Smart Ciccognani at number 142 was a “court hairdresser” but also, as you can see from the sign, a chiropodist.

This is an earlier (c1904) picture of the other end of the block at the junction with Argyll Road.

 

 

 

It looks as though some work is in progress behind the billboards.

This is the block (160 onwards) where Stafford Court now stands.

 

 

This picture shows the same corner at a slightly different date (note that the post box is different.)

 

 

A close up lets you see the sign for a “valuable main road island site”, ripe for development. Do you see that one window on the side, not bricked in. What happened there, I wonder?

 

 

This view shows the houses on the north side of the street looking west. The picture seems to have been taken from an upper floor of Pettits, the drapers, haberdashers and ladies outfitter. It shows how much space the front gardens of the houses took up and how  much room there was for widening the street.

 

 

You can also see how many of the shops on the south side were single storey buildings, leading towards John Buckle’s Stores at number 217  (“grocer,  wine merchant,  post and telegraph office.”)

The housing on the north side, now as then comes to a sudden halt at Holland Park,  then a private house and grounds.

 

The wall extends as far as Melbury Road. There was a cabman’s shelter there and an old tavern, the Holland Arms

I found a later version.

 

But for a final image, what about  a Kensington High Street photography shop from another era?

 

 

There’s no date on the picture but I’m thinking 1970s. I’m sure Archer would have loved to go in and browse around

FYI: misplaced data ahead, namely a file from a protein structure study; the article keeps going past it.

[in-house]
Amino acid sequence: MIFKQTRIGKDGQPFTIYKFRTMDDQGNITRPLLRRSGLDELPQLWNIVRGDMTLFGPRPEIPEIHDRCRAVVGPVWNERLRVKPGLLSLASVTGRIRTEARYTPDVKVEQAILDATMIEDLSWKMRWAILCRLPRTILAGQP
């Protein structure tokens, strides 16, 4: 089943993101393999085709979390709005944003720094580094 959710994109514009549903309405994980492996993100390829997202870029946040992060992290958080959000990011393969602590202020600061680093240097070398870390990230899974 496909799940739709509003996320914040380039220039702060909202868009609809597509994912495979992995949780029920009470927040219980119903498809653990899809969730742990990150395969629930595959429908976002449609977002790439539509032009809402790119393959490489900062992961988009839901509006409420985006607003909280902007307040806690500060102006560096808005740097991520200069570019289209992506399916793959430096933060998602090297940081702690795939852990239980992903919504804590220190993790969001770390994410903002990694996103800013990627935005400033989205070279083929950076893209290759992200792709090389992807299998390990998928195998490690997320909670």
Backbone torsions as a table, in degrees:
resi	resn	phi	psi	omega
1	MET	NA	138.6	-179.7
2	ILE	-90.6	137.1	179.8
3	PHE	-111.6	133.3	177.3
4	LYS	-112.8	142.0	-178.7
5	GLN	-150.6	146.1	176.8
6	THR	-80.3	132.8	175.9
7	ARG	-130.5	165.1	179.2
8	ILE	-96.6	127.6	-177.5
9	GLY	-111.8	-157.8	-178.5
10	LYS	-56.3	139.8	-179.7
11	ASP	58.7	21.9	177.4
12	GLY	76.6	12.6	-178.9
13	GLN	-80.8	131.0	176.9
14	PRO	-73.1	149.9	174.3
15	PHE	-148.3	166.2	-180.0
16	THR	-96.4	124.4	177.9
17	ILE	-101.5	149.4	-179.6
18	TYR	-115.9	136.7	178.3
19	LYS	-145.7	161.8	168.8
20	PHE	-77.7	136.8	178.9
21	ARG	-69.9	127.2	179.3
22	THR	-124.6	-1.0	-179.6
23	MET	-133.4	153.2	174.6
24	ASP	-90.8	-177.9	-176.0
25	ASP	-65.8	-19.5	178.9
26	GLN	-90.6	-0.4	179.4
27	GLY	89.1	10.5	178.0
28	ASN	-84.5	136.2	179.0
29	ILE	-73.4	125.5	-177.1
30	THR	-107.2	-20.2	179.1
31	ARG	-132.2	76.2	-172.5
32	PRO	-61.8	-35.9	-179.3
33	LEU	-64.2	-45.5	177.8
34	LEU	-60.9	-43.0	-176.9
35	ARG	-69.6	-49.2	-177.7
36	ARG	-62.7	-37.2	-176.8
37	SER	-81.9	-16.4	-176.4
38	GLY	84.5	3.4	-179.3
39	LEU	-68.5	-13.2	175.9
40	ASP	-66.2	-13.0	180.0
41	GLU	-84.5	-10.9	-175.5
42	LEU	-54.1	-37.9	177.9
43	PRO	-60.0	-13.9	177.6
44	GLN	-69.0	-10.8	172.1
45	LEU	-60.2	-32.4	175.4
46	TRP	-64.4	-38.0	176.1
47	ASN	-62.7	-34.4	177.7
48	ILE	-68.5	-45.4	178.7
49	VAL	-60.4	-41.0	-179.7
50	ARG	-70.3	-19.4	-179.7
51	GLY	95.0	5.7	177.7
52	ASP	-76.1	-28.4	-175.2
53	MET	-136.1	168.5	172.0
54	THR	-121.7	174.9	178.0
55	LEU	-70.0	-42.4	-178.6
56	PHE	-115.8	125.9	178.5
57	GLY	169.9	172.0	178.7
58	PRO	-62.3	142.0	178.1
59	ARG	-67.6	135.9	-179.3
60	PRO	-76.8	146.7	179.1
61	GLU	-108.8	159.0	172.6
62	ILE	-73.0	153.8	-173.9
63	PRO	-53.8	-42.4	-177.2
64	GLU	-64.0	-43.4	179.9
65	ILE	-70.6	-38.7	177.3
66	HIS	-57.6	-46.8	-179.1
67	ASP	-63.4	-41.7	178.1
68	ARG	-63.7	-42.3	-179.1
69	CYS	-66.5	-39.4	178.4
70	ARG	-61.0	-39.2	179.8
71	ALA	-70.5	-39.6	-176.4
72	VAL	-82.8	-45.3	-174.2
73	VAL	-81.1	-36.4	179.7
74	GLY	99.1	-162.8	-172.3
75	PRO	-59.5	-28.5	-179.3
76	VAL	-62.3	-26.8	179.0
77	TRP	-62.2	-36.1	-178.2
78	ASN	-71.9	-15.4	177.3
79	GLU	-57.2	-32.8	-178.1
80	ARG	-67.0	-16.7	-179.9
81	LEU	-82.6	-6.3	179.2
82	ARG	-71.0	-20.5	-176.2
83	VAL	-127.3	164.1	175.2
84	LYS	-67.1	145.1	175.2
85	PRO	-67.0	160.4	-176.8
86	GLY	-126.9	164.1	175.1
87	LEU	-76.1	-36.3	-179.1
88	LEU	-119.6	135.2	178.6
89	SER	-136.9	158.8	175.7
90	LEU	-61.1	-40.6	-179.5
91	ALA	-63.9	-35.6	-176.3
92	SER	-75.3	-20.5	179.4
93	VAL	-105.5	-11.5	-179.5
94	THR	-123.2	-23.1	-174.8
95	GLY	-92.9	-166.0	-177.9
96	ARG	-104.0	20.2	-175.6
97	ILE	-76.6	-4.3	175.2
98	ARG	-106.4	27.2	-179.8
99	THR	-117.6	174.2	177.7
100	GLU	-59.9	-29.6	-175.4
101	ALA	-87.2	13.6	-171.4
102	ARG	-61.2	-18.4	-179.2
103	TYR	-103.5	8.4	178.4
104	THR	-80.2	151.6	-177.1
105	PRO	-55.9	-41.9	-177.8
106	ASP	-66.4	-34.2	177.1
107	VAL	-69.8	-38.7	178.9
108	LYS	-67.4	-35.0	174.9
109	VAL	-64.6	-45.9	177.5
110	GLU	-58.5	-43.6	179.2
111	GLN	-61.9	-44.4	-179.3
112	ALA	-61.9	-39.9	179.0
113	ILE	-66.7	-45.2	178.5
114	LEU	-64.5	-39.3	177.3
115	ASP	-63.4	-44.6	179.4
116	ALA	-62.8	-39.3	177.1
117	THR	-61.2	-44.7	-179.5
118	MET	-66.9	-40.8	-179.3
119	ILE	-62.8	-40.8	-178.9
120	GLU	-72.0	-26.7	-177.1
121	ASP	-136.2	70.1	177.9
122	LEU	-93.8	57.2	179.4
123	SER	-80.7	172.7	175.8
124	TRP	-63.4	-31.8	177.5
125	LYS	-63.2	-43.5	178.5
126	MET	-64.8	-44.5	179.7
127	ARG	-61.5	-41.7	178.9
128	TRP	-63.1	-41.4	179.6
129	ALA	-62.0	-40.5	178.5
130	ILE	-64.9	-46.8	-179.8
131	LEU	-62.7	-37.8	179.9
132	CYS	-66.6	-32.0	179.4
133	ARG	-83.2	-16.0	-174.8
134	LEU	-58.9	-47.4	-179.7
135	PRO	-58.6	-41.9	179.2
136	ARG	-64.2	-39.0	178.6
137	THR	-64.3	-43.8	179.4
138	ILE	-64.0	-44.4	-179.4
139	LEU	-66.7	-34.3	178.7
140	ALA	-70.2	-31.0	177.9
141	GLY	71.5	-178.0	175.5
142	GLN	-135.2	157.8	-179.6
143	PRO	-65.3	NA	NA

Postscript

One loyal reader asked me what happened to last week’s post. Well, nothing terrible. I had a cold and was off work for a couple of days but couldn’t concentrate at home. As I recall I was mostly intent on staying warm. My blog resolution this year was not to sweat the small stuff and to realise that the world doesn’t depend on me doing a post every single week. In fact, there is so much material on the blog now that people are always discovering old posts, which is great because some of them are okay. I’ll try and keep the new ones up to the same standard. Next week we’re probably going to be back in the Gloucester Road / Cromwell Road area, but I will be following up this post with some more on the High Street as it used to be.


A walk down Ashburn Mews

We left off last week near here.

 

 

That’s 109 Cromwell Road, the corner of Ashburn Gardens. Ashburn Gardens still exists of course, but the buildings you see in the picture do not.

There was an actual garden in Ashburn Gardens.

 

 

I don’t know if any of it survives. The site was cleared when the Penta Hotel was built but there are still a few patches of open ground on the south west corner of the site. The hotel was built at an angle to the road, possibly  leaving one corner intact.

(The Architectural Review of September 1972 covered the completed building in an article called Bad Dreams Coming True in which a number of then recent large hotels were given a critical mauling. The Penta was called “a monster apparition.” The article is worth a look if you find yourself in the vicinity of a copy)

 

 

There are some mature trees on that corner today which could well be the ones you see in this nearly fifty year old photograph. Or perhaps not.